NEW YORK (CNS) — Sister Ursula’s (Harriet Walter) arrival at Nonnatus House shakes things up in the sixth season of “Call the Midwife,” PBS’ warmly engaging and popular limited-series drama.
Having debuted on BBC 1 Jan. 22, “Call the Midwife” premieres in this country Sunday, April 2, 8-9 p.m. EDT, and concludes its 8-week run on Sunday, May 21.
As veteran viewers will know, “Call the Midwife” chronicles the lives of nuns from the fictitious Anglican order of St. Raymond of Nonnatus who, together with their un-vowed colleagues, assist expectant mothers in the Poplar area of London’s East End during the 1950s and ’60s.
The series contains realistic scenes of childbirth, descriptions of medical complications, and frank, necessary discussions of sexuality and reproduction. Reflecting the reality of its mid-20th century setting, the show also depicts clinics distributing contraceptives.
Although Sister Julienne (Jenny Agutter), the nun in charge, expresses reservations, the sisters’ overall attitude falls far short of vigorous opposition to this emerging trend. That’s in keeping with the cautious acceptance the Church of England extended to artificial contraception beginning with the Lambeth Conference of 1930.
However, when use of the pill engenders complications for local woman Wilma Goddens (Olivia Darnley), with ultimately tragic results, the midwife who cared for her, Trixie Franklin (Helen George), revises her attitude.
Thus, stylish Trixie tells Anglican vicar Tom Hereward (Jack Ashton), her former fiance, “You and I have different ideas about miracles. I honestly thought that was what the pill was, and if the doctors are right, and there are issues over its safety, then I’m suspending all belief in miracles until further notice.”
The fact that midwife Patsy Mount (Emerald Fennell) and nurse Delia Busby (Kate Lamb) try to keep their lesbian relationship a secret also accurately reflects the era. Like the other mature elements already mentioned, this aspect of the plot indicates that “Call the Midwife” makes appropriate viewing for discerning adults only.
In the 2016 Christmas Day special episode, a Nonnatus House contingent traveled to South Africa to shore up the order’s clinic there, which was in danger of closing due to inefficiency. A preoccupation with ineptitude informed Sister Ursula’s actions when she subsequently replaced Sister Julienne at the head of the staff.
Sister Julienne clashes with her new superior. But she also understands that an experience of failure in Sister Ursula’s past motivates her to be exacting now.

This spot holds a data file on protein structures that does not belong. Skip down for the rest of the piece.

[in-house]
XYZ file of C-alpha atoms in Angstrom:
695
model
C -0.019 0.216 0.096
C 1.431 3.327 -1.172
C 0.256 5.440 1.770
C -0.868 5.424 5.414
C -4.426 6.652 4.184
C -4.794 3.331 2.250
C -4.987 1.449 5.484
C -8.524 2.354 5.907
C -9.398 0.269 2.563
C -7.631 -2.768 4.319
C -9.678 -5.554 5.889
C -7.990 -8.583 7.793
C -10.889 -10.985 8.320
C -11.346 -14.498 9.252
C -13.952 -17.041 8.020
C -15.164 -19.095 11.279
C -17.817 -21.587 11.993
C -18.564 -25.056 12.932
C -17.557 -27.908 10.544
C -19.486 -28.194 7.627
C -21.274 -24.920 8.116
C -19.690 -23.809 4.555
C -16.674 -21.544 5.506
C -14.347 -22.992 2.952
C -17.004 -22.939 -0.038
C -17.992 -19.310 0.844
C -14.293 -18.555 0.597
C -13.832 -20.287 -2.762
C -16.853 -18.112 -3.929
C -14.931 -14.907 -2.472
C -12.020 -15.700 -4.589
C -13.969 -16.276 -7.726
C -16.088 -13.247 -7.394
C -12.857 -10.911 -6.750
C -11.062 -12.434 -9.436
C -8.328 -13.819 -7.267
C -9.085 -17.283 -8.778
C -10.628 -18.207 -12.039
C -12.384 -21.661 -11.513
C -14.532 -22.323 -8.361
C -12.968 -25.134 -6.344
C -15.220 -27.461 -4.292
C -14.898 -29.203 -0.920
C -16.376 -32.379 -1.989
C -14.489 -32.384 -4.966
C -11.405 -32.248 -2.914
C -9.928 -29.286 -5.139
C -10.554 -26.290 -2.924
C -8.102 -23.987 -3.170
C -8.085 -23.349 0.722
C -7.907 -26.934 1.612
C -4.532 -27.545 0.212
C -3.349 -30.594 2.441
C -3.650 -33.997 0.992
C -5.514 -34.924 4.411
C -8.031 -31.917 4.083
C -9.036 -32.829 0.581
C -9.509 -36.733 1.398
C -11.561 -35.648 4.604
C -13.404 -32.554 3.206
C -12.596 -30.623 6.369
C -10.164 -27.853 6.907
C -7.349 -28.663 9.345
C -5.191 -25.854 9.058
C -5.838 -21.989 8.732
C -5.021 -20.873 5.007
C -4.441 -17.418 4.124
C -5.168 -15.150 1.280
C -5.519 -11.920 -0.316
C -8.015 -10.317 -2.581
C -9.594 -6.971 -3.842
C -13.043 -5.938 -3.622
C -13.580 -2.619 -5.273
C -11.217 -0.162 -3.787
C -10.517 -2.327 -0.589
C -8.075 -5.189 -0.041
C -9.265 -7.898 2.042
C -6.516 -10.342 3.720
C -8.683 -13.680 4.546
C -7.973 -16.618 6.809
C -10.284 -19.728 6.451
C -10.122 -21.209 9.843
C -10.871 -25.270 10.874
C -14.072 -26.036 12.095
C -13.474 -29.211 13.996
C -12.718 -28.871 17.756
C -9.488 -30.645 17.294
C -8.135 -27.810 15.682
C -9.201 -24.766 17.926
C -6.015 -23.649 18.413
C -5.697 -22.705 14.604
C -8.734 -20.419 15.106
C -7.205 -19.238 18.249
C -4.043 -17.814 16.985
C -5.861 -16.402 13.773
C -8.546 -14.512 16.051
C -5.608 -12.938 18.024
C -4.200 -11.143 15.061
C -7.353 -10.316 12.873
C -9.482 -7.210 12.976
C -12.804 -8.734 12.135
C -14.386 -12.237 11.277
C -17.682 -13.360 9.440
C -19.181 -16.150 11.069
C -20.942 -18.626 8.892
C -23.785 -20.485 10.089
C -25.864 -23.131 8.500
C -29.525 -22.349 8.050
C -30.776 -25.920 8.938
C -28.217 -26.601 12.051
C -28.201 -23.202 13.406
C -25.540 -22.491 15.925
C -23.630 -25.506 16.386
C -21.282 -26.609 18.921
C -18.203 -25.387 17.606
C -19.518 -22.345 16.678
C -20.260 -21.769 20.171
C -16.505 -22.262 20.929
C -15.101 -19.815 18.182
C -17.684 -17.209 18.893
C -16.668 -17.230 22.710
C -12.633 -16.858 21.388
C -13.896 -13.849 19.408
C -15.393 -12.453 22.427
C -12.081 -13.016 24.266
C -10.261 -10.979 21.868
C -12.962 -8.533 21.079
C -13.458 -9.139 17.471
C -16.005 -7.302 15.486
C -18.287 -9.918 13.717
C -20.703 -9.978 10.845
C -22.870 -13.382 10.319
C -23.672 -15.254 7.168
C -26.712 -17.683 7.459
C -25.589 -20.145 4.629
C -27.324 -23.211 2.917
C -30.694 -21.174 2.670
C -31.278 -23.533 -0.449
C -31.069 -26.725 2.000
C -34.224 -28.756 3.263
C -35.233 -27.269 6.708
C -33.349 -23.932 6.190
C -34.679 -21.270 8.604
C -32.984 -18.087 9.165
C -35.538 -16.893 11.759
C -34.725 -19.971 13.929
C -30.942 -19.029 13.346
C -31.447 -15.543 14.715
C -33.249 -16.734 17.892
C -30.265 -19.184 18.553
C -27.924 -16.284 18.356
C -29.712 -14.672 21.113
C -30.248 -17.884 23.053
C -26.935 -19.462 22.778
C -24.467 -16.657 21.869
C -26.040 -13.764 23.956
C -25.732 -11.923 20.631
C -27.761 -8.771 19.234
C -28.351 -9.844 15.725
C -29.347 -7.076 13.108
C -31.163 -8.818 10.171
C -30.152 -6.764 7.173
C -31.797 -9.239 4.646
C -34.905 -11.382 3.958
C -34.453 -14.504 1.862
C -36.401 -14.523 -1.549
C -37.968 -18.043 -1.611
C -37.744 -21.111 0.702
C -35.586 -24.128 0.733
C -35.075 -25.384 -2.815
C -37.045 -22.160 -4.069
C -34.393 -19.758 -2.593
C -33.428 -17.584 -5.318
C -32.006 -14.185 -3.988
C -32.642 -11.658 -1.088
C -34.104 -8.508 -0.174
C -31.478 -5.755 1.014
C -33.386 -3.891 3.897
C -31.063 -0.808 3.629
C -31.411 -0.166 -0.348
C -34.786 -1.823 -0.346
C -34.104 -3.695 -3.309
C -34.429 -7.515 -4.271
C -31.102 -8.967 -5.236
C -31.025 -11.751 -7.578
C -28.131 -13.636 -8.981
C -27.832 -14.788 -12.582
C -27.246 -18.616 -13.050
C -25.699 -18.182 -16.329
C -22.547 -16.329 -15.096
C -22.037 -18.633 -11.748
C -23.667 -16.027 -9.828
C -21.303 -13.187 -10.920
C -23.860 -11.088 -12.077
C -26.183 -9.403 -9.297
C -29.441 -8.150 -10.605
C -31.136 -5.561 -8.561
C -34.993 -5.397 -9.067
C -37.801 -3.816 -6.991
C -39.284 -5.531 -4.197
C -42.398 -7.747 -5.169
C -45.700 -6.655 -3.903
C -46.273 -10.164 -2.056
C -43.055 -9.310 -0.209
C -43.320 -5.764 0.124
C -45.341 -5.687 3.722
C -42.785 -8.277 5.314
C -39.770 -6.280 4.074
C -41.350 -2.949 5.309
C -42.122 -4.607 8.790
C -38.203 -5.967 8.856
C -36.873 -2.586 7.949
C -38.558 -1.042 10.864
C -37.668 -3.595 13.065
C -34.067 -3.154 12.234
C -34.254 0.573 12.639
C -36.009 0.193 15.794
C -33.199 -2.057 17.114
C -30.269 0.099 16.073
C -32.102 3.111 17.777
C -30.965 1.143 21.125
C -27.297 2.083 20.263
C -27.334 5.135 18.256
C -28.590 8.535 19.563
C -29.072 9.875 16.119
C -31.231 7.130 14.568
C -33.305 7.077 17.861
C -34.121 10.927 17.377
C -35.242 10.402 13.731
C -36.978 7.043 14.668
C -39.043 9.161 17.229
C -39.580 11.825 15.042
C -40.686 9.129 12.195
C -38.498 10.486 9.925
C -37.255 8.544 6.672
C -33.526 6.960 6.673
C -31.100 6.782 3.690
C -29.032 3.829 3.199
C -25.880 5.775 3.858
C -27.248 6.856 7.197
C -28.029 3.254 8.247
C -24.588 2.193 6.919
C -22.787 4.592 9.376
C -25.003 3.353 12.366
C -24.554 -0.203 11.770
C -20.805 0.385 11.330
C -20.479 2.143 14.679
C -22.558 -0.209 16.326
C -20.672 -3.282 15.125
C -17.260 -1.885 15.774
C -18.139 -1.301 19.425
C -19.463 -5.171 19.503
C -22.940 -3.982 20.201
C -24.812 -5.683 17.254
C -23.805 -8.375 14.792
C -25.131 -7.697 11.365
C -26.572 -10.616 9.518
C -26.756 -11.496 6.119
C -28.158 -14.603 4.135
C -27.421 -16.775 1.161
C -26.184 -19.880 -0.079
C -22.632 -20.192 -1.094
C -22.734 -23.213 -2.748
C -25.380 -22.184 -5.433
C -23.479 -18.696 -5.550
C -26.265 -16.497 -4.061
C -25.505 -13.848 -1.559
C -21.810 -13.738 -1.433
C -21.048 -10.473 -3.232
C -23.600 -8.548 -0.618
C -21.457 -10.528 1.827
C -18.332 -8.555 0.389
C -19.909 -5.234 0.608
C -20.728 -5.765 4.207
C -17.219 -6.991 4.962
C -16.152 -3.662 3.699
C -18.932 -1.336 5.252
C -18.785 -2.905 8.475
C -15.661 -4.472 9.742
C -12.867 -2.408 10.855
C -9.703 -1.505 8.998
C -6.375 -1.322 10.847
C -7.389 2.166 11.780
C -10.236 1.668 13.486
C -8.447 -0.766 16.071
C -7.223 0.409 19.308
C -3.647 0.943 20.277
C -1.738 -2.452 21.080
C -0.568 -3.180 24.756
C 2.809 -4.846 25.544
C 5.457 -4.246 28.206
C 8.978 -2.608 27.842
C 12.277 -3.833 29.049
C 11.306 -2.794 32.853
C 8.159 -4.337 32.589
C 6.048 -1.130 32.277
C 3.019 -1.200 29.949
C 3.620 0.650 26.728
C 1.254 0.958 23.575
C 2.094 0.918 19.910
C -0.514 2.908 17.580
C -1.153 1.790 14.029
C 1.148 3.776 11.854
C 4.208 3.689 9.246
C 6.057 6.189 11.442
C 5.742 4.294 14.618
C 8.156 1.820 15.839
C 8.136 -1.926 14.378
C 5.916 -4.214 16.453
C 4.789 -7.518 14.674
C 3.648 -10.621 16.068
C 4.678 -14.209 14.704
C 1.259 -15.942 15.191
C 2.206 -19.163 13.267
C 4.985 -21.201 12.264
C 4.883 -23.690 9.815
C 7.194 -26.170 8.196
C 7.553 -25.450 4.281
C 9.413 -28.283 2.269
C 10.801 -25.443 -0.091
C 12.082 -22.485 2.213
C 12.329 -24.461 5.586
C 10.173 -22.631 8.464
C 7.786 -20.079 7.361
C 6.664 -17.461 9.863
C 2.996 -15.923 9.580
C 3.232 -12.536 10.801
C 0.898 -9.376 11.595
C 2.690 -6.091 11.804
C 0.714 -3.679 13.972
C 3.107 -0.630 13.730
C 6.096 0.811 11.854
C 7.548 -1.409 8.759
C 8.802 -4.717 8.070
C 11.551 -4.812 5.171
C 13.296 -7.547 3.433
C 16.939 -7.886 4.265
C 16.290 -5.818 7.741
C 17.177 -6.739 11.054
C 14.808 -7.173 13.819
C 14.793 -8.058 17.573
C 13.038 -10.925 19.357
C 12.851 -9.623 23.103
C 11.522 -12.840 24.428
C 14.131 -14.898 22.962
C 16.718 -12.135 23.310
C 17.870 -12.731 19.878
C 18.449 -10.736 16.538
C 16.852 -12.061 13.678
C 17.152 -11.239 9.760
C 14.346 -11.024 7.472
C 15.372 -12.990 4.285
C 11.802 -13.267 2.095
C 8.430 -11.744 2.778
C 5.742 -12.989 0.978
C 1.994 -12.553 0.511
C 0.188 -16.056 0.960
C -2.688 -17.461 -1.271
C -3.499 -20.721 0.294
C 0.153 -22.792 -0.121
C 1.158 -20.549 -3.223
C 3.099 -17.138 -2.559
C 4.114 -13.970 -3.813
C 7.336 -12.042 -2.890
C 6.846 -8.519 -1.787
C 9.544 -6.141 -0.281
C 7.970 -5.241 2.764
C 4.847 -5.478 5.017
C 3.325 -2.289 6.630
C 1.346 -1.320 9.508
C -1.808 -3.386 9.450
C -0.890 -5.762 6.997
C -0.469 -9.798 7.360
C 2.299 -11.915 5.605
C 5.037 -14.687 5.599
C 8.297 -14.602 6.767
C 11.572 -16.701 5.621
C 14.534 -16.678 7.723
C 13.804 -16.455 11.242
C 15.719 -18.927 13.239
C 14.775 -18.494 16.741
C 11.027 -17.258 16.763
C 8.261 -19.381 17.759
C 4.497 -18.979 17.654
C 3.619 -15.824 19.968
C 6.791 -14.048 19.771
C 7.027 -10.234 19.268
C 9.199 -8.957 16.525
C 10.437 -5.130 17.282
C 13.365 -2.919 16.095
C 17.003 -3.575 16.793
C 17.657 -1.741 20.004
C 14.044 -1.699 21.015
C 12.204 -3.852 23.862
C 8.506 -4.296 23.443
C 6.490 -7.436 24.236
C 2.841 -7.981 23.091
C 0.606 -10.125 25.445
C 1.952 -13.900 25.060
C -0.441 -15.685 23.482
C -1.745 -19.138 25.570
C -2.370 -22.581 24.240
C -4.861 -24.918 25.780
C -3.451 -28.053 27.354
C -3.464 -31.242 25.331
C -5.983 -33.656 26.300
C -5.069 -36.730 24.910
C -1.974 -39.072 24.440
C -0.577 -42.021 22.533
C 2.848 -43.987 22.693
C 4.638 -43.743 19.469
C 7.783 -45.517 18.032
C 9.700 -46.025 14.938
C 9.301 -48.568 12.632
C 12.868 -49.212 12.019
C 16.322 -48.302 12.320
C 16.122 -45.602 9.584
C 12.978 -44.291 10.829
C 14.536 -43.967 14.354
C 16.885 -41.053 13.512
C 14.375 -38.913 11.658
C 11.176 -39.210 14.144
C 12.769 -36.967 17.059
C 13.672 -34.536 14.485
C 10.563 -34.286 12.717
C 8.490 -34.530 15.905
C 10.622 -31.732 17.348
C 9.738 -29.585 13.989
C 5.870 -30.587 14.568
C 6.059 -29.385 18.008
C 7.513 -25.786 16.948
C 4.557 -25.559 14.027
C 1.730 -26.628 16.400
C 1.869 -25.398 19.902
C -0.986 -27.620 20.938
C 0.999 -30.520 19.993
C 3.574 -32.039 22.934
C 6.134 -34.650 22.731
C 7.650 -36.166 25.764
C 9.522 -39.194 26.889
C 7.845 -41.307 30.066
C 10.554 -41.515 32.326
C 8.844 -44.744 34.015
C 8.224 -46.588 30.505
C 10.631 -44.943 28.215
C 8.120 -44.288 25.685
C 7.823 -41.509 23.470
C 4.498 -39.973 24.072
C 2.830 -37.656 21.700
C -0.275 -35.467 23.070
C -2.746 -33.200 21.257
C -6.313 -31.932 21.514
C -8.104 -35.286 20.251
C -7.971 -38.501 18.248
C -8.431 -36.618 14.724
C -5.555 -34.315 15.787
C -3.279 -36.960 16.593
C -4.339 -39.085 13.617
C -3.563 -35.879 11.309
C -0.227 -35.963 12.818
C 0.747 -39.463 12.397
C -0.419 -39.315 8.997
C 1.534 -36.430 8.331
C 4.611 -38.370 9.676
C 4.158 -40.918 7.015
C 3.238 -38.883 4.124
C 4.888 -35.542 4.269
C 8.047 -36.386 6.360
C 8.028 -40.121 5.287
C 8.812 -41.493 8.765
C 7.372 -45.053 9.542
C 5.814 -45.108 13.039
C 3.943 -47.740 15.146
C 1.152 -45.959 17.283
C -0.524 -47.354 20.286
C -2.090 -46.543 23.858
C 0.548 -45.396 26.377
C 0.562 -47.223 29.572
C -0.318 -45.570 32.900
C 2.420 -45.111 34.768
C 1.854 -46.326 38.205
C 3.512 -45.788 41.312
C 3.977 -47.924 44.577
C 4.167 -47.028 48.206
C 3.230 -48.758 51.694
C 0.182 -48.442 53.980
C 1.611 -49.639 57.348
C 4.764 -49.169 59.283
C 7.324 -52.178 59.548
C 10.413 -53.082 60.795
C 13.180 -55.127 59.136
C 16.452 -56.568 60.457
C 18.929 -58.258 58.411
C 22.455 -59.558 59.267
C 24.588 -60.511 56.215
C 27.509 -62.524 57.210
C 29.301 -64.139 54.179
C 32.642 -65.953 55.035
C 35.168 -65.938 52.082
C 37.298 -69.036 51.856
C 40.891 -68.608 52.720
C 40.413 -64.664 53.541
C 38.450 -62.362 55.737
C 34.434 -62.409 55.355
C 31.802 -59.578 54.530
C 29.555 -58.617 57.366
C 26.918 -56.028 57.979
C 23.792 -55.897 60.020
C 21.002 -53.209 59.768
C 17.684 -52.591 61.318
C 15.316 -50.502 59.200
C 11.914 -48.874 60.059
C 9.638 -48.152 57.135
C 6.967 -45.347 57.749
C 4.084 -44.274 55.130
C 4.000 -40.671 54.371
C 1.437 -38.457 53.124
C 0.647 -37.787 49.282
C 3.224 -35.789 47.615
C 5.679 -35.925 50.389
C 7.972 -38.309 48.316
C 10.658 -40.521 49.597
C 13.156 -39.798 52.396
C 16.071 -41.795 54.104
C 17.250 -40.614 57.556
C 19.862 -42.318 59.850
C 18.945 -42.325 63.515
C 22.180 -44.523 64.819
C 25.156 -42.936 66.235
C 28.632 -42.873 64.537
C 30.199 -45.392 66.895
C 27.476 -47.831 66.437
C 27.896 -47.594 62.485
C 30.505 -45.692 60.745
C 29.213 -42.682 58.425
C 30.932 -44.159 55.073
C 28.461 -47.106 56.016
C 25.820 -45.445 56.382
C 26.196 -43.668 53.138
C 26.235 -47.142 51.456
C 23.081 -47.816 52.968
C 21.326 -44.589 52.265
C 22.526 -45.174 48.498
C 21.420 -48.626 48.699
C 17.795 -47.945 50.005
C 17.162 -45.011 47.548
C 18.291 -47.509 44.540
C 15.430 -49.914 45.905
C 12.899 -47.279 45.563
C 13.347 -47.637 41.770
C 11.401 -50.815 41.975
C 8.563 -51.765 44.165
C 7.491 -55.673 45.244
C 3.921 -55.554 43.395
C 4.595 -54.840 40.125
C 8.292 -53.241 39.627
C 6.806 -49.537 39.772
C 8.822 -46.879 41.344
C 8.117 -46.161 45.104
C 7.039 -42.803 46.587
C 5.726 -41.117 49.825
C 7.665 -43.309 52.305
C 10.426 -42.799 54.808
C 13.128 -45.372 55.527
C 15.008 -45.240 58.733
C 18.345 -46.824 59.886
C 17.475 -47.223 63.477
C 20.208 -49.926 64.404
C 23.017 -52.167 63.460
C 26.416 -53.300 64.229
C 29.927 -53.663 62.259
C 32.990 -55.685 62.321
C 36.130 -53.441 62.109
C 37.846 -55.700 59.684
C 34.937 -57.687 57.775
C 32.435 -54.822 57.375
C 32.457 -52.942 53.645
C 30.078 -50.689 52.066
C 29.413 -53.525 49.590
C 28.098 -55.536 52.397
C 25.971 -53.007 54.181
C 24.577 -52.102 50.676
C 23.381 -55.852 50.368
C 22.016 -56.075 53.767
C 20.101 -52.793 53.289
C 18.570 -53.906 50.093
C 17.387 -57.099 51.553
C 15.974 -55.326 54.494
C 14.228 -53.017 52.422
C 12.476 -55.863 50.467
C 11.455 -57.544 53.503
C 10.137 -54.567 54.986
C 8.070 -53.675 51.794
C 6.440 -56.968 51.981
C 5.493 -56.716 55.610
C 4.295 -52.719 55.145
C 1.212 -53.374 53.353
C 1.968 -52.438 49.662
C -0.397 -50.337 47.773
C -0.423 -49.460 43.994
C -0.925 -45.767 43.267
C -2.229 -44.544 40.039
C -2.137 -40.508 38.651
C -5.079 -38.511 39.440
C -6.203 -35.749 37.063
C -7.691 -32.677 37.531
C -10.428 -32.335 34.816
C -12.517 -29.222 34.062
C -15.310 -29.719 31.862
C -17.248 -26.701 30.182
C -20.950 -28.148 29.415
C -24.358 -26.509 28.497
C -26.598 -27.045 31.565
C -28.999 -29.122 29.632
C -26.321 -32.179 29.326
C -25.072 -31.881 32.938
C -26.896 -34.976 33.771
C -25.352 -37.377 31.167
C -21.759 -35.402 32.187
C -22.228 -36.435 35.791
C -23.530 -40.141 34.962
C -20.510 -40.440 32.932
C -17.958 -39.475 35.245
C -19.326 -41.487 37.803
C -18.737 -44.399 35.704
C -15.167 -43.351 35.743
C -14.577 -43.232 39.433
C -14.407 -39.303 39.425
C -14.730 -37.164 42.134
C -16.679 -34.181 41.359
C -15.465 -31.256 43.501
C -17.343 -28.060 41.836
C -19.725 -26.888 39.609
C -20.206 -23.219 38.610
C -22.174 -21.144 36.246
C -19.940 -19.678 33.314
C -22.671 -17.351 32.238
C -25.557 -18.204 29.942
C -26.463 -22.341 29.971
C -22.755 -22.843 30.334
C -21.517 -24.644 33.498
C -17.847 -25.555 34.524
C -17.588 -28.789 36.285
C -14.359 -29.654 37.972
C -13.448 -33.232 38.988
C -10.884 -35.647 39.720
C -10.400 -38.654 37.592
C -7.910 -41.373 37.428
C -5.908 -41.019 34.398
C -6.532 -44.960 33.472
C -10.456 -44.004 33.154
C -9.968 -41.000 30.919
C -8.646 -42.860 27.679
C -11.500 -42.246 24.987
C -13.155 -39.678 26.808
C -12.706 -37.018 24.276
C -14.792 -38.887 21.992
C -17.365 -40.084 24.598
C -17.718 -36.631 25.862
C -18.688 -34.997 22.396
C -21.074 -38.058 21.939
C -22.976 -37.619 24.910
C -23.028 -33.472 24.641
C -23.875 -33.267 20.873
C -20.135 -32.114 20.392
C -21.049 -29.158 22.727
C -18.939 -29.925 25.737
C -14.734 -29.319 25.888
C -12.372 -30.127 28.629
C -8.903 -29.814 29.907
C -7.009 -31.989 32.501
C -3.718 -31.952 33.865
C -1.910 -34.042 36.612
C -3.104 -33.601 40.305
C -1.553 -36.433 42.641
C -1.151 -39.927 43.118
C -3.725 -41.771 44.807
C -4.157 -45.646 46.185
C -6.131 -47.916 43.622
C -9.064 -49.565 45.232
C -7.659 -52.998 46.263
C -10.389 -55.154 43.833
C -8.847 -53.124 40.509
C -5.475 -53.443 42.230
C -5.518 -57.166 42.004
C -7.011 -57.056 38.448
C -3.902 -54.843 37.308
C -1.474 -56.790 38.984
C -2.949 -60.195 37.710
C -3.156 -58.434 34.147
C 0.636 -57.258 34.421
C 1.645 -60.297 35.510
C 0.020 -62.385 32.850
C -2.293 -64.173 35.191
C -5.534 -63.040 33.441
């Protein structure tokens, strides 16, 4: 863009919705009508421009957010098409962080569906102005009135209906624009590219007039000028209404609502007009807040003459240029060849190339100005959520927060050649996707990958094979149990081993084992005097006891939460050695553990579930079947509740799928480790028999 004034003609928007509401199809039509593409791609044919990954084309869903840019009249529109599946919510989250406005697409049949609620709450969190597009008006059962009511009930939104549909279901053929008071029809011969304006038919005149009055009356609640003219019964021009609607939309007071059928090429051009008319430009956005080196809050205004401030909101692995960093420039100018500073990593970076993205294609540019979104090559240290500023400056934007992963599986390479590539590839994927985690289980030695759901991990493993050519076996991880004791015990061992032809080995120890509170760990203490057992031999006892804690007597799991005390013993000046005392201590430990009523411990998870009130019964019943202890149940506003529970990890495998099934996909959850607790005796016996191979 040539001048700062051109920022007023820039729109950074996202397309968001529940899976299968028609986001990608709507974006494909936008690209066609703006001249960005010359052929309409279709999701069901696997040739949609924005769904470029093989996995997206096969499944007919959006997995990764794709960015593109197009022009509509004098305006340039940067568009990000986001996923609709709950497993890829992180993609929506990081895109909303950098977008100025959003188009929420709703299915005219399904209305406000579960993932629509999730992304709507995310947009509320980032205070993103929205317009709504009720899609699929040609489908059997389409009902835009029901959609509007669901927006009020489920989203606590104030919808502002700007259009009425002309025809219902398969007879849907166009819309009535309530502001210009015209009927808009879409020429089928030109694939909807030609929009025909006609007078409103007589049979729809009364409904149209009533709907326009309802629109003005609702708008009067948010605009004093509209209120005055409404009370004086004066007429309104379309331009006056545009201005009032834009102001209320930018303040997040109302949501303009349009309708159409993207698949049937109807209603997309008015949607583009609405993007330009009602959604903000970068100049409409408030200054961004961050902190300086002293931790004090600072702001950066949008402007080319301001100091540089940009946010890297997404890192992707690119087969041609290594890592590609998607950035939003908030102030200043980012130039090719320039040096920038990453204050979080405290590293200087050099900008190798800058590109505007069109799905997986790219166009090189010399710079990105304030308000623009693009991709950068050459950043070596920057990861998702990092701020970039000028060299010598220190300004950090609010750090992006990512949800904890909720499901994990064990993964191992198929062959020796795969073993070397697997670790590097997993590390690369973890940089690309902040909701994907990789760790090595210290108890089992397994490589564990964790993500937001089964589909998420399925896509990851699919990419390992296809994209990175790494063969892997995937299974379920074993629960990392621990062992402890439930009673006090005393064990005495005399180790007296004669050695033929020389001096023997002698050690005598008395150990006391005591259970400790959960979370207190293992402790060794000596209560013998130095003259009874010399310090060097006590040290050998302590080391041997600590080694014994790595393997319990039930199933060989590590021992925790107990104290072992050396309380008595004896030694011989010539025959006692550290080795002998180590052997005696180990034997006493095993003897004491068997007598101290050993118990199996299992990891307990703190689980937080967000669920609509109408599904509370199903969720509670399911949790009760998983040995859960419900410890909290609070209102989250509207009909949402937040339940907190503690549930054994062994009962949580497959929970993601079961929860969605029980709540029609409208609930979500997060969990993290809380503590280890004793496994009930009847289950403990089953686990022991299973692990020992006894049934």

When Sister Ursula limits her midwives to 20-minute home visits, however, one of Barbara Gilbert’s (Charlotte Ritchie) patients suffers the nearly fatal consequences of this misguided policy.
In keeping with the program’s fundamentally humane approach, instead of feeling vindicated when a villain receives her comeuppance, we’re moved with compassion toward Sister Ursula as she penitently confronts her demons and grievous flaws.
The death of the redoubtable, cantankerous, but compassionate Sister Evangelina (Pam Ferris) at the end of Season Five, has brought Sisters Julienne, Monica Joan (Judy Parfitt) and Mary Cynthia (Bryony Hannah) more to the forefront.
Concerned with Sister Mary Cynthia’s mental fragility after she was violently assaulted in Season Five, Sister Julienne entrusts the motherhouse with the care of the young sister, who is preparing to profess her vows.
In her 90s, and contending with dementia, Sister Monica Joan accompanies convent handyman Fred Buckle (Cliff Parisi) to a mental hospital called Linchmere as he looks for a possible home for Reggie (Daniel Laurie), an orphaned young man with Down syndrome who is in Fred’s care.
Having concluded the place isn’t appropriate for Reggie, Sister Monica Joan is distraught to discover that Sister Mary Cynthia is a patient there. She says to Fred, “We must muster our cohorts. We must instruct our troops. An innocent is in danger.”
When Sisters Monica Joan and Julienne arrives to remove their confrere, Sister Julienne says, “We will make amends for every day you spent beyond the reach of love.” But Sister Monica Joan responds, “She’s never been beyond the reach of love. For all love is His and He is everywhere.”
This beautiful, touching, well-played moment underscores why “Call the Midwife,” is exceptional among TV dramas. Hannah conveys perfectly the light of relief that comes into Sister Mary Cynthia’s glazed-over eyes as she sees her sisters. And Agutter’s warm and calm Sister Julienne makes an effective counterpart to Parfitt’s wonderfully expressive Sister Monica Joan.
Even more significantly, in “Call the Midwife’s” world, no soul is entirely lost or beyond God’s boundless — and endless — love.
Byrd is a guest reviewer for Catholic News Service.
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